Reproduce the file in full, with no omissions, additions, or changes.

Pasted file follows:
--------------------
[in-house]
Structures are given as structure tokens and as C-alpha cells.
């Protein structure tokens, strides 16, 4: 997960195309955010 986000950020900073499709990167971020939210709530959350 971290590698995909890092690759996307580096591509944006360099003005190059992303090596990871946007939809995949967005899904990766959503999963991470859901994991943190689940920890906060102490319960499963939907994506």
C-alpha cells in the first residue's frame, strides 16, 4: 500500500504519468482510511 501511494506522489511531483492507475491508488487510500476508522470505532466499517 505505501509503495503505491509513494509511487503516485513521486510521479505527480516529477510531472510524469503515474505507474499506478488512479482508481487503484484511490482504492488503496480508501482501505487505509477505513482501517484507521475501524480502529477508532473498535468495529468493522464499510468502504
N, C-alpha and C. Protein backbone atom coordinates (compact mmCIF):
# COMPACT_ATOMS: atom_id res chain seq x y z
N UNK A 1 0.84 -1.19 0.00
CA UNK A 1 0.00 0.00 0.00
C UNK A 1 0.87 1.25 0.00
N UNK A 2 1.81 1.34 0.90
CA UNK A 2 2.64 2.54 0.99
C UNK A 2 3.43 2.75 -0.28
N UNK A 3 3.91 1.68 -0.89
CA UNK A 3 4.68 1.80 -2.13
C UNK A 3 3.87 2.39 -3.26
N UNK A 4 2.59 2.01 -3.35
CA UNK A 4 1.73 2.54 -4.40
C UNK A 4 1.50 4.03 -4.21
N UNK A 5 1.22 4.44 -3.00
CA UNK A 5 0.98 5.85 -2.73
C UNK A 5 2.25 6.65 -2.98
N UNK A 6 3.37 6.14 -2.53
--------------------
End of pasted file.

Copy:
[in-house]
Structures are given as structure tokens and as C-alpha cells.
């Protein structure tokens, strides 16, 4: 997960195309955010 986000950020900073499709990167971020939210709530959350 971290590698995909890092690759996307580096591509944006360099003005190059992303090596990871946007939809995949967005899904990766959503999963991470859901994991943190689940920890906060102490319960499963939907994506």
C-alpha cells in the first residue's frame, strides 16, 4: 500500500504519468482510511 501511494506522489511531483492507475491508488487510500476508522470505532466499517 505505501509503495503505491509513494509511487503516485513521486510521479505527480516529477510531472510524469503515474505507474499506478488512479482508481487503484484511490482504492488503496480508501482501505487505509477505513482501517484507521475501524480502529477508532473498535468495529468493522464499510468502504
N, C-alpha and C. Protein backbone atom coordinates (compact mmCIF):
# COMPACT_ATOMS: atom_id res chain seq x y z
N UNK A 1 0.84 -1.19 0.00
CA UNK A 1 0.00 0.00 0.00
C UNK A 1 0.87 1.25 0.00
N UNK A 2 1.81 1.34 0.90
CA UNK A 2 2.64 2.54 0.99
C UNK A 2 3.43 2.75 -0.28
N UNK A 3 3.91 1.68 -0.89
CA UNK A 3 4.68 1.80 -2.13
C UNK A 3 3.87 2.39 -3.26
N UNK A 4 2.59 2.01 -3.35
CA UNK A 4 1.73 2.54 -4.40
C UNK A 4 1.50 4.03 -4.21
N UNK A 5 1.22 4.44 -3.00
CA UNK A 5 0.98 5.85 -2.73
C UNK A 5 2.25 6.65 -2.98
N UNK A 6 3.37 6.14 -2.53